OECD Home › Corporate governance › By Date
English, PDF, 528kb
Document C/MIN(2013)18 from the Meeting of the OECD Council at Ministerial Level - Paris, 29-30 May 2013
This report sets out the shared view of 12 Eurasian countries on priorities and recommendations to improve their corporate governance and spur capital market development and economic growth.
Boards of directors of SOEs play a fundamental role in corporate stewardship and performance. Over the last decade, OECD governments have sought to professionalise SOE boards, ensure their independence and shield them from ad hoc political intervention. In general these approaches have worked; yet, more remains to be done. This report seeks to shed slight on good practices drawing on national practices from over 30 economies.
The recent scandal over the use of horsemeat in readymade meals that has shaken the entire European continent has revealed not only the complexity and opacity of our food supply chain, but also–and above all–the shortcomings of European food law.
Recent years have brought a flood of stories about dubious standards in business. In the past, many of these might not have impinged on the public’s consciousness. But in today’s interconnected world, consumers and stakeholders are raising the bar for what’s acceptable in corporate behaviour. It’s up to boards and board members to ensure that businesses meet those expectations.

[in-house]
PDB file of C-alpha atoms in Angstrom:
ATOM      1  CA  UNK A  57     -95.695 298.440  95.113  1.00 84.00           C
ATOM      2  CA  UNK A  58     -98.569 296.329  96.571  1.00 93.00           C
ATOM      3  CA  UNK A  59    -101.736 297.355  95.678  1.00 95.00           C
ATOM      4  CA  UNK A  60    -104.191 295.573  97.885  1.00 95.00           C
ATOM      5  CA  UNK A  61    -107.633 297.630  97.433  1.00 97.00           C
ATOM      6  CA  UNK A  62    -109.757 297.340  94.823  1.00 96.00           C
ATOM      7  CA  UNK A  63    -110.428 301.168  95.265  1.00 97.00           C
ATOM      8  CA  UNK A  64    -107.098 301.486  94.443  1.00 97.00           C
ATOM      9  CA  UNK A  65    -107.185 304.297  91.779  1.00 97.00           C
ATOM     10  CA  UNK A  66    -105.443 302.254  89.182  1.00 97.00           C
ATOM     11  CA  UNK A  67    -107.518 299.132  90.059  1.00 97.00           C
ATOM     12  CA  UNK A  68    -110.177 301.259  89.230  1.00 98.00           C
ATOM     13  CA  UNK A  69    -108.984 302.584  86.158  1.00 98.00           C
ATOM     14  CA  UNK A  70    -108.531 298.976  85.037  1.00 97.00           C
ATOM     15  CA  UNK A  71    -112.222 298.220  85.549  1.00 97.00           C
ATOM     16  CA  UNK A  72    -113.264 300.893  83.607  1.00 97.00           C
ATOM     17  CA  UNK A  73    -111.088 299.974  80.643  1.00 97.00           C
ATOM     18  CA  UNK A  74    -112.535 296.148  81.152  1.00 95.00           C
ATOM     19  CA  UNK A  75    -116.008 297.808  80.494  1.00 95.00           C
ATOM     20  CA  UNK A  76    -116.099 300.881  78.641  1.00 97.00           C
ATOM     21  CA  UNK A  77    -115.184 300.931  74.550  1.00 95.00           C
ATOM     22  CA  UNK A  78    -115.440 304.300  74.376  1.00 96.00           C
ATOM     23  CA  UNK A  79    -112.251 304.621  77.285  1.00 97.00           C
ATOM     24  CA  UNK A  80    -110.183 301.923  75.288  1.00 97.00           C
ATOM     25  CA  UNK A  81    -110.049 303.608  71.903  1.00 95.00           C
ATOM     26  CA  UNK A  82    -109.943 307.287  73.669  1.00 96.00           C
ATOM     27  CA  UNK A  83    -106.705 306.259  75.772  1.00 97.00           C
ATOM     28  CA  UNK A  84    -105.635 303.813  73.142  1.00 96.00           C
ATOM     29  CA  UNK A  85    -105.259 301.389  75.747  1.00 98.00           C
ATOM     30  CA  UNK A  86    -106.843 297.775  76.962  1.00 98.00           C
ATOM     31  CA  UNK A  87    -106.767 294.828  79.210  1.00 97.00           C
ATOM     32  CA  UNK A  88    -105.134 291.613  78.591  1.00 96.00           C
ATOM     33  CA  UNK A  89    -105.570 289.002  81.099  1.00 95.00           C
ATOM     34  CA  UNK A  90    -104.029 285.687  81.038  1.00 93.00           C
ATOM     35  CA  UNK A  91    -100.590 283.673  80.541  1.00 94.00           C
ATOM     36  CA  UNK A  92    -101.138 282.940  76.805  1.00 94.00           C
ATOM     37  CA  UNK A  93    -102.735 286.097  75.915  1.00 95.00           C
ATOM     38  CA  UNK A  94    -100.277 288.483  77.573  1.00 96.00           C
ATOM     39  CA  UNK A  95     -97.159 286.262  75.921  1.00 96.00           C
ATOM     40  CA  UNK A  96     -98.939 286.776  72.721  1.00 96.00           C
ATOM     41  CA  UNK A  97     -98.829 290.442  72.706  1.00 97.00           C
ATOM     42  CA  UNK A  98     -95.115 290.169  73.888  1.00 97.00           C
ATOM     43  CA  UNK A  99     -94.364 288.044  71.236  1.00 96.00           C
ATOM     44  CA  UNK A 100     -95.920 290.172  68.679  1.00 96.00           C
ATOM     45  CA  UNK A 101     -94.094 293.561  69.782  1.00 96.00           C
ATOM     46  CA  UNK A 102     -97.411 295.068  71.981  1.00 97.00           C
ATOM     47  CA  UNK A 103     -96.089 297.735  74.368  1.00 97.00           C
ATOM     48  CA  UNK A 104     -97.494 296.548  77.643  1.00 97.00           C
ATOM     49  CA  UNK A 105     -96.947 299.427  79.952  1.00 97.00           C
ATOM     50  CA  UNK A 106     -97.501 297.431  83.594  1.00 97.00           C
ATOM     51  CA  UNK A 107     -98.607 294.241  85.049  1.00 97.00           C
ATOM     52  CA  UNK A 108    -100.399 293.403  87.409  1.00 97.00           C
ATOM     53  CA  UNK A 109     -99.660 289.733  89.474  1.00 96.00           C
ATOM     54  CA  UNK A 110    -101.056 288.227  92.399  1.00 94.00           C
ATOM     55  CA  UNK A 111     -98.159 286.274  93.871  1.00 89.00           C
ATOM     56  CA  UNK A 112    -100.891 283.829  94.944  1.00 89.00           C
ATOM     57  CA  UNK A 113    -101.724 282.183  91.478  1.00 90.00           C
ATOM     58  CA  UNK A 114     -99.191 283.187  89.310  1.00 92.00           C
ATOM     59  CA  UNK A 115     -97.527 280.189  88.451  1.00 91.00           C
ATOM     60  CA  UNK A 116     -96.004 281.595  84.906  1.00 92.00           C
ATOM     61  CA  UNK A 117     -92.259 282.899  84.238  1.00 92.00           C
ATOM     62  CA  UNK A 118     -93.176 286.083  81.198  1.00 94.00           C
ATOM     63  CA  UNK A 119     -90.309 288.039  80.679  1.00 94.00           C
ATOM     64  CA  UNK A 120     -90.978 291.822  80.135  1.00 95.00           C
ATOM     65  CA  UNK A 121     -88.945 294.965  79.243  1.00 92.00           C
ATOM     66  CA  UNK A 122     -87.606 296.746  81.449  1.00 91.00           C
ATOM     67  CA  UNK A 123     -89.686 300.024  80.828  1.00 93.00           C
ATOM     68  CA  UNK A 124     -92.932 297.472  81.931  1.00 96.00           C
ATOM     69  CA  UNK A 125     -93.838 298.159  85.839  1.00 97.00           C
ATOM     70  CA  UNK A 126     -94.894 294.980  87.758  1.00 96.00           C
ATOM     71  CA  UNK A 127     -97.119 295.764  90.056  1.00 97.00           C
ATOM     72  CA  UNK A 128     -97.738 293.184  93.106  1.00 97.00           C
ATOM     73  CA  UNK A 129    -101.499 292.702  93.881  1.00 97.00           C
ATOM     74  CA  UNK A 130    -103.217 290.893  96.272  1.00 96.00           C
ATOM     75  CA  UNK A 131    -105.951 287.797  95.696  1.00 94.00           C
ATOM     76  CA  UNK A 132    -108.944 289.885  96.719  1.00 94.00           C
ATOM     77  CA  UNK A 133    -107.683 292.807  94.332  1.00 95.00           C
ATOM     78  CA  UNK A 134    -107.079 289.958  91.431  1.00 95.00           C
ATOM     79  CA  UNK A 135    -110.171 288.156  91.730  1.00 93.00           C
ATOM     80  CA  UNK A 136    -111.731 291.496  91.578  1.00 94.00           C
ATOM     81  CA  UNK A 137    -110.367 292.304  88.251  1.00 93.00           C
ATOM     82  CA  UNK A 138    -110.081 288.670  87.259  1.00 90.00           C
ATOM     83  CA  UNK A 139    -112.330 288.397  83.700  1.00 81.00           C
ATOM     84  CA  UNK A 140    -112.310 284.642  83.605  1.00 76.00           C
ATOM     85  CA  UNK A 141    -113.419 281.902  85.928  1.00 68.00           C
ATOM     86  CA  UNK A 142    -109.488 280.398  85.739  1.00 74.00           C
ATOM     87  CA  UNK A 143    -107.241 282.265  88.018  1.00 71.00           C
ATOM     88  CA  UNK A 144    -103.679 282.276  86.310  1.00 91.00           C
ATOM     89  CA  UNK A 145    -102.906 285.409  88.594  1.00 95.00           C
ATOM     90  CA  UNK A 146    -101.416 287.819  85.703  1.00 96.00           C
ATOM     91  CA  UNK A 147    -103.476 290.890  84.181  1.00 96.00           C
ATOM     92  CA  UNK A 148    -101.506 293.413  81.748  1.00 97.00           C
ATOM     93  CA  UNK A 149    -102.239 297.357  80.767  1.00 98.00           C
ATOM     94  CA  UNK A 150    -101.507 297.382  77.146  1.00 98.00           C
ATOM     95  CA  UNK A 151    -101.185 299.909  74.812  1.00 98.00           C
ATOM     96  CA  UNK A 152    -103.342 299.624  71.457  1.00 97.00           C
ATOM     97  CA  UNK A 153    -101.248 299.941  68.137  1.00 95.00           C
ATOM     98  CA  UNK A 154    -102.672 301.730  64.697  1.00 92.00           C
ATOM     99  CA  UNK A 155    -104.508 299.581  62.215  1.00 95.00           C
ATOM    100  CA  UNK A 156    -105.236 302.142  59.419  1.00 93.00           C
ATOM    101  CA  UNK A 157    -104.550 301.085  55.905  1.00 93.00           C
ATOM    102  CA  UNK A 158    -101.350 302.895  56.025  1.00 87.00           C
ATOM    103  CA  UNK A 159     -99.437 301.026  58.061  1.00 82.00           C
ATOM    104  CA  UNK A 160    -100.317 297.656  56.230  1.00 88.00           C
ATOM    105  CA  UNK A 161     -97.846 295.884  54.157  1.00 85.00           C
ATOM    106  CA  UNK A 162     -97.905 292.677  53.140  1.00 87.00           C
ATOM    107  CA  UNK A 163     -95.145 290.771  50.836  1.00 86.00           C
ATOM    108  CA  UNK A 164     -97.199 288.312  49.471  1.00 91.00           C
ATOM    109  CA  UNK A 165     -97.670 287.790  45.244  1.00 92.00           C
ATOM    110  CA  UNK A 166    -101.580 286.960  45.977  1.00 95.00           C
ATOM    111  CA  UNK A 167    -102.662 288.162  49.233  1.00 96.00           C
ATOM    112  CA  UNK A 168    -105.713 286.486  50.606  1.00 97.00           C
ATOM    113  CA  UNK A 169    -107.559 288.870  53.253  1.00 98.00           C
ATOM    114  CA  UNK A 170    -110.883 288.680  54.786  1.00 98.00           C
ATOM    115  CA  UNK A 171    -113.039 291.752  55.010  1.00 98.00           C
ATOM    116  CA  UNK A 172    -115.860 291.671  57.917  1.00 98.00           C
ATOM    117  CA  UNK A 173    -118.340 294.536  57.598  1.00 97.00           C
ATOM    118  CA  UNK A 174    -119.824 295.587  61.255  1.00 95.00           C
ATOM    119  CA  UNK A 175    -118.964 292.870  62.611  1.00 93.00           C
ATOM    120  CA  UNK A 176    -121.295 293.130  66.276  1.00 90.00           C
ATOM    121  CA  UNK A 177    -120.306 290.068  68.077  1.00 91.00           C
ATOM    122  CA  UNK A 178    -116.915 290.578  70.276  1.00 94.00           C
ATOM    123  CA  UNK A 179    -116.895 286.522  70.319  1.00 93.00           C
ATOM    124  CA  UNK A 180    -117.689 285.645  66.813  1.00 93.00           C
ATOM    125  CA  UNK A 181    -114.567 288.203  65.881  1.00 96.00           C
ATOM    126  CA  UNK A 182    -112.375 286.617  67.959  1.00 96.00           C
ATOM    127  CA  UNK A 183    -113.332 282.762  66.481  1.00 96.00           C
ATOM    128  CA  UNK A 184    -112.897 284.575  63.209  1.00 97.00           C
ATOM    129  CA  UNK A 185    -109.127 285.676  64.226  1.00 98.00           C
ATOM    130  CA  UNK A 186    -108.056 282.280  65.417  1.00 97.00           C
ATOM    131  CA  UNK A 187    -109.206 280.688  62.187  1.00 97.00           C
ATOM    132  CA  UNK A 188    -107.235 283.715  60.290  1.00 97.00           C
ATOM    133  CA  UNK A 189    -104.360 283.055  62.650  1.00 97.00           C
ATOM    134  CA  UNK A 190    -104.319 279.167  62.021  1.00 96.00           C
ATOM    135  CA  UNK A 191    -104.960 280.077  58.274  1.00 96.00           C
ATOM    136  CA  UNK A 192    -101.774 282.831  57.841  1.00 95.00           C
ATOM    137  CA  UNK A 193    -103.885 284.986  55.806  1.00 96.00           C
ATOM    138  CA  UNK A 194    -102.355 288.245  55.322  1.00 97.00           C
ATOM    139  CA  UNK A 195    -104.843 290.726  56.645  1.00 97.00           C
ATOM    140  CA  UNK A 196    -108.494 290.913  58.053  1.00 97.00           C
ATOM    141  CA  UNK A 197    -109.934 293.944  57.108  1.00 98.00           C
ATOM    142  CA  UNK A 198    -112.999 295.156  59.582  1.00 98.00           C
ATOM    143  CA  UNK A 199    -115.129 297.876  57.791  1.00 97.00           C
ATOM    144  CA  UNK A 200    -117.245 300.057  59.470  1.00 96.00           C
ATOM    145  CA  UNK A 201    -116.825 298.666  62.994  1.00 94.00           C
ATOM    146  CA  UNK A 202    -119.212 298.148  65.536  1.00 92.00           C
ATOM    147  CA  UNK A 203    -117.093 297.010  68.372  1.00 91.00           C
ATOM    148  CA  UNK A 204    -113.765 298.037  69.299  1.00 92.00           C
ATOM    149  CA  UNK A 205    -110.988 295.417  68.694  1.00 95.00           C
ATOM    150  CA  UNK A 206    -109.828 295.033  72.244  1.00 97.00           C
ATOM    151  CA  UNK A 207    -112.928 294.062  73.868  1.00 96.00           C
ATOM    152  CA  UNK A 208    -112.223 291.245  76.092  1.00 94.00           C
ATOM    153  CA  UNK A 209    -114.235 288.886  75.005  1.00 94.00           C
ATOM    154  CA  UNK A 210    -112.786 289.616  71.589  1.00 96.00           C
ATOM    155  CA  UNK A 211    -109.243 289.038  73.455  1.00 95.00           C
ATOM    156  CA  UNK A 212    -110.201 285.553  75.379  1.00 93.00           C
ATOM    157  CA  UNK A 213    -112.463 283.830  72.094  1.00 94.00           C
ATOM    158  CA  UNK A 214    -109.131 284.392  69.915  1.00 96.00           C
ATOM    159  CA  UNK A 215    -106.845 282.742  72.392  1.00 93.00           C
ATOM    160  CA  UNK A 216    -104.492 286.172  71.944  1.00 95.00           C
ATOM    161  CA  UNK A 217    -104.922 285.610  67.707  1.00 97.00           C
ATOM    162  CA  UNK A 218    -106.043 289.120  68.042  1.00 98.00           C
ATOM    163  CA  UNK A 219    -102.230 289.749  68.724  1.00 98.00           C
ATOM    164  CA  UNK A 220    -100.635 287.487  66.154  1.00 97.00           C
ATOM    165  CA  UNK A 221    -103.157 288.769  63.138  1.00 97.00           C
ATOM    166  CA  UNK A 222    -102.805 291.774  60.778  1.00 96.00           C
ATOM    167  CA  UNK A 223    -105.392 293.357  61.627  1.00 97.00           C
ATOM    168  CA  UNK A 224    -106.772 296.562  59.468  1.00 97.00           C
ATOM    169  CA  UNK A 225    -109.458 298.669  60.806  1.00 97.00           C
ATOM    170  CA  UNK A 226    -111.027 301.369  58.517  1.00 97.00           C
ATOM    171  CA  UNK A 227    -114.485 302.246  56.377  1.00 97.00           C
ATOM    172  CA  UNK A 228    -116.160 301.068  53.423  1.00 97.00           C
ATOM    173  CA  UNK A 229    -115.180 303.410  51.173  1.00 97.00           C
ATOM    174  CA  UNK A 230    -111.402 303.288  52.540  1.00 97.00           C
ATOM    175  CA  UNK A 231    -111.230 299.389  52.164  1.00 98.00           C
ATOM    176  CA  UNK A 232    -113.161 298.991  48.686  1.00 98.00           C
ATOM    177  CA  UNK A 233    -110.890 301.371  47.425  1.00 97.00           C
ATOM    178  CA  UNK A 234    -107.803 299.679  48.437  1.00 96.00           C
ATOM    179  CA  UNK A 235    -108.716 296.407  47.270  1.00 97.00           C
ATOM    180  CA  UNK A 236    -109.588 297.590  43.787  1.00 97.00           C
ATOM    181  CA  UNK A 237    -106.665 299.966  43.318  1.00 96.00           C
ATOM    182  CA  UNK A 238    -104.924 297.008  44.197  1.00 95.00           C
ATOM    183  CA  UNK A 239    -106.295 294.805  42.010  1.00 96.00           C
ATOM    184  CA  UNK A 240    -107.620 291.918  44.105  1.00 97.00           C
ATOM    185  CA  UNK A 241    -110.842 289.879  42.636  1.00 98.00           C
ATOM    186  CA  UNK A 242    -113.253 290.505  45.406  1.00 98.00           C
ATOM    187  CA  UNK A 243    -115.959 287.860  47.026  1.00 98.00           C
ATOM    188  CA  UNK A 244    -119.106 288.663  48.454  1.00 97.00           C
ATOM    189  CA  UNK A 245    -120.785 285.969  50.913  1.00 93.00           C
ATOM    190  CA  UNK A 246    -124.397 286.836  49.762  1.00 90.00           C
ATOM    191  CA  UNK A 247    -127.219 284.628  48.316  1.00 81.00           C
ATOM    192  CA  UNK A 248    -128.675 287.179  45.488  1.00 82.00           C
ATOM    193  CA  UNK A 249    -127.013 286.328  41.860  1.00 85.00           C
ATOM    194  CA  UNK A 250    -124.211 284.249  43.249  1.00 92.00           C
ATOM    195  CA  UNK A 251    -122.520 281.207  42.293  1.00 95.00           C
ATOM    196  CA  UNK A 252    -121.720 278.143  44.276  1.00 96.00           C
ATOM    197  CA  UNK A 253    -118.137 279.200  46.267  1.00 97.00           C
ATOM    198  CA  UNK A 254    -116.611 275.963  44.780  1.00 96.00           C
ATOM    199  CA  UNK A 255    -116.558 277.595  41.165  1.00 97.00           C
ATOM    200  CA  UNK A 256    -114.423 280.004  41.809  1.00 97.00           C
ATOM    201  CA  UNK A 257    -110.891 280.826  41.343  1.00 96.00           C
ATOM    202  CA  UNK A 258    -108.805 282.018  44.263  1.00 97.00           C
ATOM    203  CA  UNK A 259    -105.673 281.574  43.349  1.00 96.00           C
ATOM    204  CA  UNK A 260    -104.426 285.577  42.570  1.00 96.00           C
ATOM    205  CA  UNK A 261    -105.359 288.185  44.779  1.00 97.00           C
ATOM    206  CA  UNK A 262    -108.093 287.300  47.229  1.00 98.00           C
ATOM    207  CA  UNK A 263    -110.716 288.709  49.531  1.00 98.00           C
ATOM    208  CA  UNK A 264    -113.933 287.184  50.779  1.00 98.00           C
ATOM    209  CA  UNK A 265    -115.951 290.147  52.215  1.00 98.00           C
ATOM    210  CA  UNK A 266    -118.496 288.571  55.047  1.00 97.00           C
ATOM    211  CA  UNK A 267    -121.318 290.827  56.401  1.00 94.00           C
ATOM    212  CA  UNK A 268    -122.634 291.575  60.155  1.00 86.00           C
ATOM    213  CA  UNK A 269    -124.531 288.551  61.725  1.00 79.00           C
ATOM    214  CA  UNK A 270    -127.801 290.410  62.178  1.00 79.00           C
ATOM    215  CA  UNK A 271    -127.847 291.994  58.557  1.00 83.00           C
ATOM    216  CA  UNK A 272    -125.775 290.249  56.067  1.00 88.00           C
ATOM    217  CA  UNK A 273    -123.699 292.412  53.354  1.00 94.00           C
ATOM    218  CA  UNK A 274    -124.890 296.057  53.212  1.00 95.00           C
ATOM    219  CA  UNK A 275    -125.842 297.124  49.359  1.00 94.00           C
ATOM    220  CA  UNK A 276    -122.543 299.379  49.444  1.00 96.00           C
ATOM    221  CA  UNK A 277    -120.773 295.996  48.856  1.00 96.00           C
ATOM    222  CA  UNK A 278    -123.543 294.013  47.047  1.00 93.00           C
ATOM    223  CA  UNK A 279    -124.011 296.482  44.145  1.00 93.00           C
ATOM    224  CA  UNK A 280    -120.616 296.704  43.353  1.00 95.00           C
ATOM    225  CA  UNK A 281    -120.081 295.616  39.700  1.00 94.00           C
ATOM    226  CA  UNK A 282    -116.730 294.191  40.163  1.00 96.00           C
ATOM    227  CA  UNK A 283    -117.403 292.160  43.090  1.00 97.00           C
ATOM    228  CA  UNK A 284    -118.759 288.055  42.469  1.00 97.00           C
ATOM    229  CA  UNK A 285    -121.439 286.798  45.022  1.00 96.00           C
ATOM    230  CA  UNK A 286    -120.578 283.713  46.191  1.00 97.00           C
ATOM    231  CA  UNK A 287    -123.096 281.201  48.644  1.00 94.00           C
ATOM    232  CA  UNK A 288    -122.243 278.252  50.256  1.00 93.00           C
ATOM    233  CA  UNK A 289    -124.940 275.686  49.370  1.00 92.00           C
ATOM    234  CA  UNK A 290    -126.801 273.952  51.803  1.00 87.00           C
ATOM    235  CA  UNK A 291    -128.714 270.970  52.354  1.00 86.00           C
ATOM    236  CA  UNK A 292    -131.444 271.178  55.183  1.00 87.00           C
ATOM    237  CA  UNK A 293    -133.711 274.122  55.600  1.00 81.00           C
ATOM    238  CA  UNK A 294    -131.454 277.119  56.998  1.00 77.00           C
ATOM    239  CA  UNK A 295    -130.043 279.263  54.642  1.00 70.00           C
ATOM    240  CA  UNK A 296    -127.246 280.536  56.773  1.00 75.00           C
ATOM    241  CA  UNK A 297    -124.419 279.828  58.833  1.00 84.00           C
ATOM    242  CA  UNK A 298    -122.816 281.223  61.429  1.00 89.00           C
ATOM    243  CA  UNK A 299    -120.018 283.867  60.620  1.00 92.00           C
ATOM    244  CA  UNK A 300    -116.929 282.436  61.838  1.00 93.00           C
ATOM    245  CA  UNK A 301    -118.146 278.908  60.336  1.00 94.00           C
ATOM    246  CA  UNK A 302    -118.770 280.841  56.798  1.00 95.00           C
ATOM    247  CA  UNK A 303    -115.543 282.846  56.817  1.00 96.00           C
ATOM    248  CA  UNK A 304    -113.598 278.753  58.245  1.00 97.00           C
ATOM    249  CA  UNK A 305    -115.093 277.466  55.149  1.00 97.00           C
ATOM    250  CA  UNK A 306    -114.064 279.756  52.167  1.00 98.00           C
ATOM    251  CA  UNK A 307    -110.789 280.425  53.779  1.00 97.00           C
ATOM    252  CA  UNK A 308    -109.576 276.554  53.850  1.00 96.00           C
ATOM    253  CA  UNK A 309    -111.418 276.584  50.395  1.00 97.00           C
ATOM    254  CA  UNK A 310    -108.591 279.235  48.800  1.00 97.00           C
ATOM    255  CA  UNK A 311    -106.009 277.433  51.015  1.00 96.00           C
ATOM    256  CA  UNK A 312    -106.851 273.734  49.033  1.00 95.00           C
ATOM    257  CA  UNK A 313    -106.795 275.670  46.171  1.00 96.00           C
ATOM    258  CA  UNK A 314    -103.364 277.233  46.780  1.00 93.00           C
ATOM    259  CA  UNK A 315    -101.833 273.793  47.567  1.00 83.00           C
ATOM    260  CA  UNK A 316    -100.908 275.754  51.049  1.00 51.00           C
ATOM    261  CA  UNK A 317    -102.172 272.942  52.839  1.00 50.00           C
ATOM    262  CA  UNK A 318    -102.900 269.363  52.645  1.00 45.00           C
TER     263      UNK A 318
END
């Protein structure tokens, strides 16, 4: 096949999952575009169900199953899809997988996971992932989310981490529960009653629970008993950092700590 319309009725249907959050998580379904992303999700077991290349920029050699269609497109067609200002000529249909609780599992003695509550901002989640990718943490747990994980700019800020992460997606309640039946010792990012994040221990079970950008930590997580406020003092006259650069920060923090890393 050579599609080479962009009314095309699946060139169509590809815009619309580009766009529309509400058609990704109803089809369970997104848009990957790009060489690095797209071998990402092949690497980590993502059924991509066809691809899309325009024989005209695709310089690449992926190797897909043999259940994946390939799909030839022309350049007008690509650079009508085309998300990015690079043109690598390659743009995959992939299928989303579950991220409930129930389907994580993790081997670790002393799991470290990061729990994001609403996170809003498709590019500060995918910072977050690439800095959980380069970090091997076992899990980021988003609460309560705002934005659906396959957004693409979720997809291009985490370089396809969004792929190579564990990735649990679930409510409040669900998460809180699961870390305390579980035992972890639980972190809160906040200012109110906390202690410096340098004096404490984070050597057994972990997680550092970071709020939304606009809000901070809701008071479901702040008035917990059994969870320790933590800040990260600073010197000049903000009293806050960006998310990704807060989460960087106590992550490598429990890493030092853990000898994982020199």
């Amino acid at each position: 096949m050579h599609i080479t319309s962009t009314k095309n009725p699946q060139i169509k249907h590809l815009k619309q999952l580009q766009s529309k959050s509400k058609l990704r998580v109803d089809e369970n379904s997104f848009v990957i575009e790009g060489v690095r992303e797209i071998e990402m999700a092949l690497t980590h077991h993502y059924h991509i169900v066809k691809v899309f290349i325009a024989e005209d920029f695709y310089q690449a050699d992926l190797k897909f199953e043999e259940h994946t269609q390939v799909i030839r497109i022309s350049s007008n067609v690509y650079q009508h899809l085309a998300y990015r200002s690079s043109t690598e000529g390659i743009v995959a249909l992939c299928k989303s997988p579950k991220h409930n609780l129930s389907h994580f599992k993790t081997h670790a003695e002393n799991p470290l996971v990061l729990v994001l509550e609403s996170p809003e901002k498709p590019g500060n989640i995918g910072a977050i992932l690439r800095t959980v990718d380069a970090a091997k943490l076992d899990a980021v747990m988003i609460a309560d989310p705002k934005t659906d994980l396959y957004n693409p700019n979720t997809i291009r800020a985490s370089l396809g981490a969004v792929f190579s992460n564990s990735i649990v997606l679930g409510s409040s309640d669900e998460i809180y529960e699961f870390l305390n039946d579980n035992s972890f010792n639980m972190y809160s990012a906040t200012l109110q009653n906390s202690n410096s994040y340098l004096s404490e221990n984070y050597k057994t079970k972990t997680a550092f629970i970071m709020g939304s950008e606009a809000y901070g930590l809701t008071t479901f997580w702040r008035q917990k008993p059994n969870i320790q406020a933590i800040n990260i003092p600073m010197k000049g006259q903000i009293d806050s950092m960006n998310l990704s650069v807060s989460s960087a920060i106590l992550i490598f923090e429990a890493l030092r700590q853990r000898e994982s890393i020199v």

Discussions at this meeting focused on the first draft of the revised Russian Code of Corporate Governance.
This paper charts the key changes in equity markets over the last decade or so which may affect the conditions for corporate governance. It also provides a brief overview of related policy discussions and selected national initiatives that have been taken as a response to equity market developments.
Government, business, trade and civil society representatives came together at this panel session to discuss the first year of implementation following the 2011 Update of the Guidelines.
With growing integration via trade and investment, state-owned enterprises (SOEs) that have traditionally been oriented towards domestic markets increasingly compete with private firms in the global market place. This paper discusses the extent of state ownership in the global economy, the advantages and disadvantages that SOEs can face, and how potential SOE advantages can generate cross-border effects.
This paper examines the rationales for public ownership of enterprises in five OECD countries: Hungary, Israel, the Netherlands, New Zealand and Norway. It addresses the overall ownership priorities formulated by governments, the specific obligations that may be communicated to individual SOEs, the political decision processes leading to these priorities and the disclosure and accountability arrangements underpinning them.